In honouring menarche, different cultures celebrate a girl’s first period. They view it as a right of passage in to womanhood and mark the occasion with a ritual or cultural practice. Menstruation is given the respect and the regard it is worthy of.

What if we chose to look at menstruation differently?

Let us remove the stigma and shame. We have an opportunity to embrace and acknowledge something beautiful and fascinating. Beyond the biology, menstruation is a spiritual time that allows women to connect to a deeper part of themselves. It’s a time to release old and negative energies, and begin a new phase of self-growth and reflection. To me, that sounds like something worth celebrating.

?Read more menstruation posts on girlsglobe.org ?

Yes, I’m on my Period. No, I’m Not Dirty.

Today, my period came a couple of days earlier than usual so it caught me off guard at work. I asked a co-worker if she had a pad or tampon I could borrow. She handed me a case that she expected me to take to the bathroom and return.

Instead, I opened it and took out the pad. She looked at me and asked, “don’t you mind walking around with it?” I replied, “I don’t, it’s perfectly natural.” When I returned to my desk I started thinking…why is being in your period still frowned upon? God forbid someone hears you say the word ‘menstruation’, because it is ‘rude’ to talk about the topic in public.

It’s 2019 and the cashier at the drug store still looks at me strangely when I buy tampons and say no thank you when she offers me a plastic bag. How dare I walk down the street without hiding my malign purchase?

For centuries, women on their periods have been thought of as ‘dirty’ or ‘impure’. This has to stop. It is a social construction that leads to gender discrimination, misinformation of facts and taboos.

This experience I had at work came at a very convenient moment since last week the documentary Period. End of Sentence won an Oscar. This brilliant documentary shows us how women in rural India fight for menstrual equality. But our sisters in India aren’t the only ones battling with this issue.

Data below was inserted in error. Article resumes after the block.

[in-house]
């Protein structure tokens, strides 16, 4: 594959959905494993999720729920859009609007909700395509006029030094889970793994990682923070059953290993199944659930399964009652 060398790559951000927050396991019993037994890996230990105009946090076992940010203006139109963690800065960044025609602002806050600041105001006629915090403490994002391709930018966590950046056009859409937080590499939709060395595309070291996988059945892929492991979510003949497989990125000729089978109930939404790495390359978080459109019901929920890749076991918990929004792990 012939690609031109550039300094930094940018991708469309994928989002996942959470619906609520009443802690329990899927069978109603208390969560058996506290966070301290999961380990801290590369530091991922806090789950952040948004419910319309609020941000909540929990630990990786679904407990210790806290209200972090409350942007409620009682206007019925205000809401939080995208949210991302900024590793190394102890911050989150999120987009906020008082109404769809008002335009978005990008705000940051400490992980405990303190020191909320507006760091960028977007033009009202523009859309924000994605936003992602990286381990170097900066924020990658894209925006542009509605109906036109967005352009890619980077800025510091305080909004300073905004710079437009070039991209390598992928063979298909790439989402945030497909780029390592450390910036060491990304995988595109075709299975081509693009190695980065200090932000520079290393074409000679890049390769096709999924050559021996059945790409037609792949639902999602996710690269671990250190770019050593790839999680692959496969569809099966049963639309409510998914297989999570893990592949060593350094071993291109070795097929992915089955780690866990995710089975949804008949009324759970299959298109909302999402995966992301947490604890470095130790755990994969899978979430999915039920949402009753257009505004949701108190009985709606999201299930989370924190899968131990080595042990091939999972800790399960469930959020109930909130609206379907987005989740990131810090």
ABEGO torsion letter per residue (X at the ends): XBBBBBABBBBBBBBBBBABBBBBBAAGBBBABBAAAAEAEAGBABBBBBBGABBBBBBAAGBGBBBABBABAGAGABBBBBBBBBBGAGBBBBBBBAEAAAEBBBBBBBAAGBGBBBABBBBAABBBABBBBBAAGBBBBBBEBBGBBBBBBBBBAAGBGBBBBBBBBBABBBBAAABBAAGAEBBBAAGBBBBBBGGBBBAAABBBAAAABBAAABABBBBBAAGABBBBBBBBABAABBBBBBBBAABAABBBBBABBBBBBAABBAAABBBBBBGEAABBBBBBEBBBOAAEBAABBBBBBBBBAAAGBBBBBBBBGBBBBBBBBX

At least 500 million women and girls globally lack space and supplies for handling their periods.

In Mexico, where 44% of our women live in poverty, many don’t even have access to decent period care, let alone healthcare supplies. This lack of healthcare access causes them to live in hygiene crisis and at risk of infection.

In some countries, menstrual supplies are no longer taxed and in others they are totally free of cost. Governments needs to be on our side with these initiatives so women from more vulnerable social situations don’t have to choose between food on their plate or menstrual supplies.

As women, we need to empower other women to speak freely about their periods without embarrassment or shame.

We need to speak our minds when we are faced with stigma and taboo.

Men need to stop ignoring or repelling us whenever we talk about menstruation and get involved in listening to what this process means to us and how we get through it.

It’s 2019. Menstruation is natural. Let’s end period taboo once and for all.

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In Conversation with Natasha Salifyanji Kaoma

Allow us to introduce you to Natasha Salifyanji Kaoma! Natasha is a Zambian medical doctor and the founder of Copper Rose Zambia – an organization working to advance adolescent sexual and reproductive health.

We sat down with Natasha to talk about starting her own organization, the taboo around menstruation and abortion, and how she takes care of her own wellbeing in her work. 

“I noticed a menstrual hygiene problem in my school. Not because the girls couldn’t afford the products, but most people didn’t know what was going on with their bodies.”

It can be incredibly challenging to work on issues considered to be taboo, sensitive or ‘controversial’, but Natasha clearly isn’t going to let societal norms in Zambia – or anywhere else in the world – stand in her way. 

“I believe that women, if empowered, can change the narrative of the African continent.”

This video was made possible through a generous grant from SayItForward.org in support of women’s advocacy messages.